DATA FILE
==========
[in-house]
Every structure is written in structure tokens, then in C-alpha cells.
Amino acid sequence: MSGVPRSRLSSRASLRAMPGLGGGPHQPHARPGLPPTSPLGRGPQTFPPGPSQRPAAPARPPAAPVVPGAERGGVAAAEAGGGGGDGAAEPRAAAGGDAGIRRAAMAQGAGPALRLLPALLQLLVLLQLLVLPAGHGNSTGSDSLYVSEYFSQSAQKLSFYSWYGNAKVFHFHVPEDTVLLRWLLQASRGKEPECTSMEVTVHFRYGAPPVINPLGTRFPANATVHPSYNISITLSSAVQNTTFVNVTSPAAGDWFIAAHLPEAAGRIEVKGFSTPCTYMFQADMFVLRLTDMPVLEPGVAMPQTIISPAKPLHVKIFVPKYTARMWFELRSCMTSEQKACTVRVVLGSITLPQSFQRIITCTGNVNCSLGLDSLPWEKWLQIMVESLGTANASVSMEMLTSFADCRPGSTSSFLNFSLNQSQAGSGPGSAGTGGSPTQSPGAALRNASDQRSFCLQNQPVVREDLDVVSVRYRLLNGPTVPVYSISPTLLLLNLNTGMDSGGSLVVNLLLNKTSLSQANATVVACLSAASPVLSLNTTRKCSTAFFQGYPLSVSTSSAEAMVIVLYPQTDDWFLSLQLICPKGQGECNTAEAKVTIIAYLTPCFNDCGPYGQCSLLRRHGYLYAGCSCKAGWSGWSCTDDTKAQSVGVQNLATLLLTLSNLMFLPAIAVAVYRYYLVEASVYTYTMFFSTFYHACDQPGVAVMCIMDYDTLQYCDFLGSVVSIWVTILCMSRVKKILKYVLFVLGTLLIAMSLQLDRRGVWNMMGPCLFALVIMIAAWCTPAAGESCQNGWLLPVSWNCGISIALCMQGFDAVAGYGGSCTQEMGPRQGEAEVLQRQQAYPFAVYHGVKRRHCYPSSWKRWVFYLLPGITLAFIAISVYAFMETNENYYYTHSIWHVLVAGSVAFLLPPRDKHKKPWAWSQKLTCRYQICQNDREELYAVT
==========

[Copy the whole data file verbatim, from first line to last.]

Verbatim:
[in-house]
Every structure is written in structure tokens, then in C-alpha cells.
Amino acid sequence: MSGVPRSRLSSRASLRAMPGLGGGPHQPHARPGLPPTSPLGRGPQTFPPGPSQRPAAPARPPAAPVVPGAERGGVAAAEAGGGGGDGAAEPRAAAGGDAGIRRAAMAQGAGPALRLLPALLQLLVLLQLLVLPAGHGNSTGSDSLYVSEYFSQSAQKLSFYSWYGNAKVFHFHVPEDTVLLRWLLQASRGKEPECTSMEVTVHFRYGAPPVINPLGTRFPANATVHPSYNISITLSSAVQNTTFVNVTSPAAGDWFIAAHLPEAAGRIEVKGFSTPCTYMFQADMFVLRLTDMPVLEPGVAMPQTIISPAKPLHVKIFVPKYTARMWFELRSCMTSEQKACTVRVVLGSITLPQSFQRIITCTGNVNCSLGLDSLPWEKWLQIMVESLGTANASVSMEMLTSFADCRPGSTSSFLNFSLNQSQAGSGPGSAGTGGSPTQSPGAALRNASDQRSFCLQNQPVVREDLDVVSVRYRLLNGPTVPVYSISPTLLLLNLNTGMDSGGSLVVNLLLNKTSLSQANATVVACLSAASPVLSLNTTRKCSTAFFQGYPLSVSTSSAEAMVIVLYPQTDDWFLSLQLICPKGQGECNTAEAKVTIIAYLTPCFNDCGPYGQCSLLRRHGYLYAGCSCKAGWSGWSCTDDTKAQSVGVQNLATLLLTLSNLMFLPAIAVAVYRYYLVEASVYTYTMFFSTFYHACDQPGVAVMCIMDYDTLQYCDFLGSVVSIWVTILCMSRVKKILKYVLFVLGTLLIAMSLQLDRRGVWNMMGPCLFALVIMIAAWCTPAAGESCQNGWLLPVSWNCGISIALCMQGFDAVAGYGGSCTQEMGPRQGEAEVLQRQQAYPFAVYHGVKRRHCYPSSWKRWVFYLLPGITLAFIAISVYAFMETNENYYYTHSIWHVLVAGSVAFLLPPRDKHKKPWAWSQKLTCRYQICQNDREELYAVT